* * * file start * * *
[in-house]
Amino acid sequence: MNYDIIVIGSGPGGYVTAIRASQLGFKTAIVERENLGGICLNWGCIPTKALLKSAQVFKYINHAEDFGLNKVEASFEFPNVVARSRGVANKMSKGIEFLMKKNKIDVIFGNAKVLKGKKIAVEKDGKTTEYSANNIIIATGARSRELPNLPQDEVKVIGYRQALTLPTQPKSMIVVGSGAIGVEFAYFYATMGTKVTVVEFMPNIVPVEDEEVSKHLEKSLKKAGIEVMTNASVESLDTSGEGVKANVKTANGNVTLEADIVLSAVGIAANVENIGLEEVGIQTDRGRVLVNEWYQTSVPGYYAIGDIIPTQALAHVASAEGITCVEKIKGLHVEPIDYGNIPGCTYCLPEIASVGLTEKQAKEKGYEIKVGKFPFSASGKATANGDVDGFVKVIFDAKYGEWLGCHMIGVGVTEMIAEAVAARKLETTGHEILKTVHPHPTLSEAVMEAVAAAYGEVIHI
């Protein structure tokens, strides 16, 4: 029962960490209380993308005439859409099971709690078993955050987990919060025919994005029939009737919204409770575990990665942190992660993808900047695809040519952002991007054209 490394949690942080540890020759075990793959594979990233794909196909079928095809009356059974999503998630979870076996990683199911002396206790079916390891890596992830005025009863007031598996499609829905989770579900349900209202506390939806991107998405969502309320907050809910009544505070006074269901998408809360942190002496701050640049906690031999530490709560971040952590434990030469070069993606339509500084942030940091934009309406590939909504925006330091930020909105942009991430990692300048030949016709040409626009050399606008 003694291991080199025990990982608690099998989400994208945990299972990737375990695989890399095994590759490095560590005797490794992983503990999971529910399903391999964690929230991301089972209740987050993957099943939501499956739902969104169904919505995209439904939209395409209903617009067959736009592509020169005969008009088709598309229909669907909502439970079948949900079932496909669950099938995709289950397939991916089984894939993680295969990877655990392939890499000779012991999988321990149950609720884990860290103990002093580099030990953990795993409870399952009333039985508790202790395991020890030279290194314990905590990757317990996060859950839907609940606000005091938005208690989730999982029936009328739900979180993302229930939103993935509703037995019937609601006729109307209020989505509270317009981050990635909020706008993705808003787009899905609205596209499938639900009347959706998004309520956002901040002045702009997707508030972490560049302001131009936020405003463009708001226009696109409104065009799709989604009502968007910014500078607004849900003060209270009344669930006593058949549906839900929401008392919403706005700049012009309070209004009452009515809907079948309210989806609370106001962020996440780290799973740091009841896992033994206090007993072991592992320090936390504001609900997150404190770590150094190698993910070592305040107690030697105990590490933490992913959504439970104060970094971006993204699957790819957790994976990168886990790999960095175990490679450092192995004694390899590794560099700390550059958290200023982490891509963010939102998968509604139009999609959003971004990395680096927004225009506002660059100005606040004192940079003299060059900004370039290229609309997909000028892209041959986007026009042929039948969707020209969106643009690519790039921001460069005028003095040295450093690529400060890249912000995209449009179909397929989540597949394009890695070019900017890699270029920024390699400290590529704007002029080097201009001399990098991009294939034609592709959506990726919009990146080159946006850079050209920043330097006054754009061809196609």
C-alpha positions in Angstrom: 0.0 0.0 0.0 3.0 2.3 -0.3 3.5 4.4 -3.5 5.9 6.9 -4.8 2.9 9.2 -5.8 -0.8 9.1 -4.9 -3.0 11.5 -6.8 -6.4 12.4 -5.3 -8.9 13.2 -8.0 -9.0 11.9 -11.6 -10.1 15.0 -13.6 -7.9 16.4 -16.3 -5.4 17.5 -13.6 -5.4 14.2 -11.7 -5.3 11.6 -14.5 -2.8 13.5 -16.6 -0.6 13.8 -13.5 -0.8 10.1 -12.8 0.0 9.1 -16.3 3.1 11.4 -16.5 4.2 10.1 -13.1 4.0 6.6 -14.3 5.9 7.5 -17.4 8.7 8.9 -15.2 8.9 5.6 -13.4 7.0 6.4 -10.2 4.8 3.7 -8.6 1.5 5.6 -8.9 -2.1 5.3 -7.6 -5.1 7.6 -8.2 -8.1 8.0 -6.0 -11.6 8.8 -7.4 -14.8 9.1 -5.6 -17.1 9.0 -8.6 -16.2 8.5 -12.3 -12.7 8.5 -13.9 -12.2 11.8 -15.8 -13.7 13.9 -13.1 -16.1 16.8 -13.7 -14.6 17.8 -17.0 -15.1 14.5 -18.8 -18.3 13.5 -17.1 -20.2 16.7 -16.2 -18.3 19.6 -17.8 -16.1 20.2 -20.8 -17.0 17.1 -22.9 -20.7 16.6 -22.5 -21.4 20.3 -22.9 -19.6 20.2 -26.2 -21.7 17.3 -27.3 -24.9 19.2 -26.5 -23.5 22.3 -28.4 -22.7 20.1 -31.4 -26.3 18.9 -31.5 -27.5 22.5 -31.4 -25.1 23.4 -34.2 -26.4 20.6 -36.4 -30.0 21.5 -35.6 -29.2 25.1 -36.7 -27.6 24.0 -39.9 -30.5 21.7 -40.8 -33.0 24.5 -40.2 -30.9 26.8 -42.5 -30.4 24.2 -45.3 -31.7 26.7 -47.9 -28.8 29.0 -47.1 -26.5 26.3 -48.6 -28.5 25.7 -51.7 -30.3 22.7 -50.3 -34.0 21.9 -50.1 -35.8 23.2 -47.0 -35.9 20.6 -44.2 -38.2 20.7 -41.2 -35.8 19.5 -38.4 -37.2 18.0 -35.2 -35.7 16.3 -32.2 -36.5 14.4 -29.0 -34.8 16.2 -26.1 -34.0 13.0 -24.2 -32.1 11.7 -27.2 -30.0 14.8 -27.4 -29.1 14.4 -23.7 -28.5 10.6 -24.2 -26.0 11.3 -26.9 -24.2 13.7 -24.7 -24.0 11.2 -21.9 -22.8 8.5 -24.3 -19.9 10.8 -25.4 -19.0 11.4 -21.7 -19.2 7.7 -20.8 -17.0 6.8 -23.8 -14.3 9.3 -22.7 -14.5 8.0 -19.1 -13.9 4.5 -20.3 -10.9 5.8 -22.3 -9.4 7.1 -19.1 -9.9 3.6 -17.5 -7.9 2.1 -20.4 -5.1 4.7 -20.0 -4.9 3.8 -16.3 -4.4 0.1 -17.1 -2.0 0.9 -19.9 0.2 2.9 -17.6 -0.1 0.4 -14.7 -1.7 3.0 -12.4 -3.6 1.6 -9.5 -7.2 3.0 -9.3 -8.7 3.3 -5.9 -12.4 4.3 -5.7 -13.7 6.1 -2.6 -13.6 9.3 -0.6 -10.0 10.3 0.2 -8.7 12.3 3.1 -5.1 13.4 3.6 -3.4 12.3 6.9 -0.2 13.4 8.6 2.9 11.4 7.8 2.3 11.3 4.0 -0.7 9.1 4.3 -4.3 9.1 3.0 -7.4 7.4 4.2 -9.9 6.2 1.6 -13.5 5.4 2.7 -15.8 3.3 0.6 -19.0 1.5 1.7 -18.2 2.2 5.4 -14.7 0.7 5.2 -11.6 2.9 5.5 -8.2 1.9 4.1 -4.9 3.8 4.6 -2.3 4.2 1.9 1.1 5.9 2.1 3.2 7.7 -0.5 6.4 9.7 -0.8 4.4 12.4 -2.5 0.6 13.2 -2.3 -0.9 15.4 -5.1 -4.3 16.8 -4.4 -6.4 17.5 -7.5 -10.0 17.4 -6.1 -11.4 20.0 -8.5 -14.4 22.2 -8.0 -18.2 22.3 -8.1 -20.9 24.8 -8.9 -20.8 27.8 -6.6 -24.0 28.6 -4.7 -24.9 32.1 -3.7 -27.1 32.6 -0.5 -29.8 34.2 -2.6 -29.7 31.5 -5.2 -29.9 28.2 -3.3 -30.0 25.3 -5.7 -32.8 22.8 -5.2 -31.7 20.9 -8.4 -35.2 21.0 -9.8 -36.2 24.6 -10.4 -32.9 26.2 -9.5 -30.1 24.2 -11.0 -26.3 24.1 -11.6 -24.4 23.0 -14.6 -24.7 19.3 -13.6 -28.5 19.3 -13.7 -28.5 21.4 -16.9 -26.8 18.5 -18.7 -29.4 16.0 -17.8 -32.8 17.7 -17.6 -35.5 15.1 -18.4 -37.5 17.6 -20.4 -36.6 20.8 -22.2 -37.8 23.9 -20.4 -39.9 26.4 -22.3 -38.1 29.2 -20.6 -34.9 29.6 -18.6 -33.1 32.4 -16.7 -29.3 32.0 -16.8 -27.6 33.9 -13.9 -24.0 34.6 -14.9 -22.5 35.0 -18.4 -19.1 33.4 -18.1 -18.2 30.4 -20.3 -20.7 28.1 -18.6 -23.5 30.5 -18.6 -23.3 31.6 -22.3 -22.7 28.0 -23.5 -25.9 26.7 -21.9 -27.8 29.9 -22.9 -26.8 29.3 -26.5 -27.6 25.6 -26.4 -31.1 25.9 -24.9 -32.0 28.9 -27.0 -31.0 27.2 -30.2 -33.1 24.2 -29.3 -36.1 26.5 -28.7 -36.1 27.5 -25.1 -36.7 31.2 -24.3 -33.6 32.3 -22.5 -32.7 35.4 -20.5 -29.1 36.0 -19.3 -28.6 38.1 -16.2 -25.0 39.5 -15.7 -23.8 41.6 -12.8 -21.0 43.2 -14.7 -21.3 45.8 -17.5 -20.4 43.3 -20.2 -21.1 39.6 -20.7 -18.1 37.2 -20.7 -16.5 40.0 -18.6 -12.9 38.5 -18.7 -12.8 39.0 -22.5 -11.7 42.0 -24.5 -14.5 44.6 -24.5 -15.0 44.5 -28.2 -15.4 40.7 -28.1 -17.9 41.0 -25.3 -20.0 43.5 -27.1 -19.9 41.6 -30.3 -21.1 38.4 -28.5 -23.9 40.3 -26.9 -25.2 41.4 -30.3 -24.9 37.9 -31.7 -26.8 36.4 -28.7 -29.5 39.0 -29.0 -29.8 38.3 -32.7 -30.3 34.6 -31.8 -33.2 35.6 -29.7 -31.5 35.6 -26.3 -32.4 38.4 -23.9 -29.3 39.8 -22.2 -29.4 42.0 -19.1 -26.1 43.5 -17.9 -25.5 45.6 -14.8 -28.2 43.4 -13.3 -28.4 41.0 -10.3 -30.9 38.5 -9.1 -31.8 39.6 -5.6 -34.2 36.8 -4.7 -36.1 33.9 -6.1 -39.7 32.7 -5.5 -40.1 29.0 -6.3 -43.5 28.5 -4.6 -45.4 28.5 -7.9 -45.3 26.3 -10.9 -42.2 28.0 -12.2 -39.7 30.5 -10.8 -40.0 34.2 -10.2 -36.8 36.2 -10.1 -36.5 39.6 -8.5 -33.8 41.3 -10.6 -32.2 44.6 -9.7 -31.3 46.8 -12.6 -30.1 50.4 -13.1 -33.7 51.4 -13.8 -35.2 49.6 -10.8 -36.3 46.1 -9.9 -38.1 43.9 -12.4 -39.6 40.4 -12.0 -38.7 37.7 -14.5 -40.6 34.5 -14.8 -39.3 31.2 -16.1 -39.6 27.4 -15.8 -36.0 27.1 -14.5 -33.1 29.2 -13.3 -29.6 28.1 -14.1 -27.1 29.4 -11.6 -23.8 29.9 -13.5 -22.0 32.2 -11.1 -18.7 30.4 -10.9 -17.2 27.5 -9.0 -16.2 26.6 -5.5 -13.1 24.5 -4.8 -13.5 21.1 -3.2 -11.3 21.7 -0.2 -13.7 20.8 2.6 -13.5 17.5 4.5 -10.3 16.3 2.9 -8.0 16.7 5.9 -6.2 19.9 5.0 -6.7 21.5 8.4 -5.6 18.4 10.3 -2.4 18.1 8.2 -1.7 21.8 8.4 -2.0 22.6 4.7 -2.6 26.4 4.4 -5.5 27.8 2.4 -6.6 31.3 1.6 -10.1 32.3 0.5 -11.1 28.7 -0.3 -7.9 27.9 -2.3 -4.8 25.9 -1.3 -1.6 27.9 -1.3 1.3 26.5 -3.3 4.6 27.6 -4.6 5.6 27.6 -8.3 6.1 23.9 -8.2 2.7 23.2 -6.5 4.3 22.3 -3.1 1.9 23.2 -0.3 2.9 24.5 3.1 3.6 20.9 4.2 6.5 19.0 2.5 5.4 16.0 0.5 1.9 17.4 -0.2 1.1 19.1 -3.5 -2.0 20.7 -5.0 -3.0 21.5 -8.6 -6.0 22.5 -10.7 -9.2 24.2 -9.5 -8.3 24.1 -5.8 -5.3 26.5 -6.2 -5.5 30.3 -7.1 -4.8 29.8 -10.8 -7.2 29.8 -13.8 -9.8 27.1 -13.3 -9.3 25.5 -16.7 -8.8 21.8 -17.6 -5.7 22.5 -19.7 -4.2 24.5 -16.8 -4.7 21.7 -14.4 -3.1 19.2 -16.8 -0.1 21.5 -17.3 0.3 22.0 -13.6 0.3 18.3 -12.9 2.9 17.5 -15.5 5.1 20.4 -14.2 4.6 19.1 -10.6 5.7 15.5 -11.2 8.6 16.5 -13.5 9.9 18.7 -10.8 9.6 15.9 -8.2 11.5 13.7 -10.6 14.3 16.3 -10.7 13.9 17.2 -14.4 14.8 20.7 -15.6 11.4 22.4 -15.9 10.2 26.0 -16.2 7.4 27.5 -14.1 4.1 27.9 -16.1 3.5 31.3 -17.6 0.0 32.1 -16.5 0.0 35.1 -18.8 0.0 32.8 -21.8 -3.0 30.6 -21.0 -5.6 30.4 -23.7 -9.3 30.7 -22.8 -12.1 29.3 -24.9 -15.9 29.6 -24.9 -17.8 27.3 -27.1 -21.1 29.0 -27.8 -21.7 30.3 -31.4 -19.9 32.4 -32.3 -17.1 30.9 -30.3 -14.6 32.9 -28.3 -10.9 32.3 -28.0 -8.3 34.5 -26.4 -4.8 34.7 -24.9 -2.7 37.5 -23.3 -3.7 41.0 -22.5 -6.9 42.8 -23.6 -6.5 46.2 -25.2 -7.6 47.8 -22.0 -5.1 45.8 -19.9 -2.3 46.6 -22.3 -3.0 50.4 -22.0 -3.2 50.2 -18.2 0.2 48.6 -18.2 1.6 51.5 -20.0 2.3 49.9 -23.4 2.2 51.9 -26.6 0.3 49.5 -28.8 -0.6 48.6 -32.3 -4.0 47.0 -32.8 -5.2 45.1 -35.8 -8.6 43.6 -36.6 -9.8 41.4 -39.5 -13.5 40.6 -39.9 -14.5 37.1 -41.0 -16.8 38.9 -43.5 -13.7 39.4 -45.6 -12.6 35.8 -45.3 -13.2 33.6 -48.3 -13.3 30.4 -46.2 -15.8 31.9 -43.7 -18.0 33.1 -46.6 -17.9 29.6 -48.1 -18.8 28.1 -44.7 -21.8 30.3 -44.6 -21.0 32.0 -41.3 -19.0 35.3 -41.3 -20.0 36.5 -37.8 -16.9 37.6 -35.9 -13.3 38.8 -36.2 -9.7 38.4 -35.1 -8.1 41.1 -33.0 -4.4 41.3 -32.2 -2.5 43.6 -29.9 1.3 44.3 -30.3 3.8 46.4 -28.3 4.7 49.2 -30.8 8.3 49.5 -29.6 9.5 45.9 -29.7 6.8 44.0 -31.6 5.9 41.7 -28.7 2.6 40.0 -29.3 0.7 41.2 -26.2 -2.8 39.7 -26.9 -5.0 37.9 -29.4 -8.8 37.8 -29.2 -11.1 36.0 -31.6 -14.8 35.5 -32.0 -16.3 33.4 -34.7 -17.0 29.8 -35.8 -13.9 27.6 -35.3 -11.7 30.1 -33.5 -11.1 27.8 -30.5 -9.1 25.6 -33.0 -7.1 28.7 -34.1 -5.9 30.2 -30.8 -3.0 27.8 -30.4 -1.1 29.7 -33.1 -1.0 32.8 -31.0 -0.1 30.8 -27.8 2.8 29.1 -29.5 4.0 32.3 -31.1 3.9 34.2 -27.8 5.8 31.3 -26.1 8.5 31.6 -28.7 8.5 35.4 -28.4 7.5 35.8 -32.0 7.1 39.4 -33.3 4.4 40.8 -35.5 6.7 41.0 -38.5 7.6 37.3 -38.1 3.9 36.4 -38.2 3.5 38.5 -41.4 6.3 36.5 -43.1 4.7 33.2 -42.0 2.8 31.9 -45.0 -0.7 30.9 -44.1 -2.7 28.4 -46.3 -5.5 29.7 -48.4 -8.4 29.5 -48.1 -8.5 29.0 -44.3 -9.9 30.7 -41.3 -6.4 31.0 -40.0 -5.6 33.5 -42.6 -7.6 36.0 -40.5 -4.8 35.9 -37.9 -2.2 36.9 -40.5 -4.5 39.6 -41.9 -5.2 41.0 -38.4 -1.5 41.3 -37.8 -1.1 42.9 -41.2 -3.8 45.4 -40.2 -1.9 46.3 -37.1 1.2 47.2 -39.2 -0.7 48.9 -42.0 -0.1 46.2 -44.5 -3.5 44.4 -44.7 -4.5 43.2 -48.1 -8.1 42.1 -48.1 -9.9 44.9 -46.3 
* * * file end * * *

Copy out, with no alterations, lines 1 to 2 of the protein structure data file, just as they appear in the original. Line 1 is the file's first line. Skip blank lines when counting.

[in-house]
Amino acid sequence: MNYDIIVIGSGPGGYVTAIRASQLGFKTAIVERENLGGICLNWGCIPTKALLKSAQVFKYINHAEDFGLNKVEASFEFPNVVARSRGVANKMSKGIEFLMKKNKIDVIFGNAKVLKGKKIAVEKDGKTTEYSANNIIIATGARSRELPNLPQDEVKVIGYRQALTLPTQPKSMIVVGSGAIGVEFAYFYATMGTKVTVVEFMPNIVPVEDEEVSKHLEKSLKKAGIEVMTNASVESLDTSGEGVKANVKTANGNVTLEADIVLSAVGIAANVENIGLEEVGIQTDRGRVLVNEWYQTSVPGYYAIGDIIPTQALAHVASAEGITCVEKIKGLHVEPIDYGNIPGCTYCLPEIASVGLTEKQAKEKGYEIKVGKFPFSASGKATANGDVDGFVKVIFDAKYGEWLGCHMIGVGVTEMIAEAVAARKLETTGHEILKTVHPHPTLSEAVMEAVAAAYGEVIHI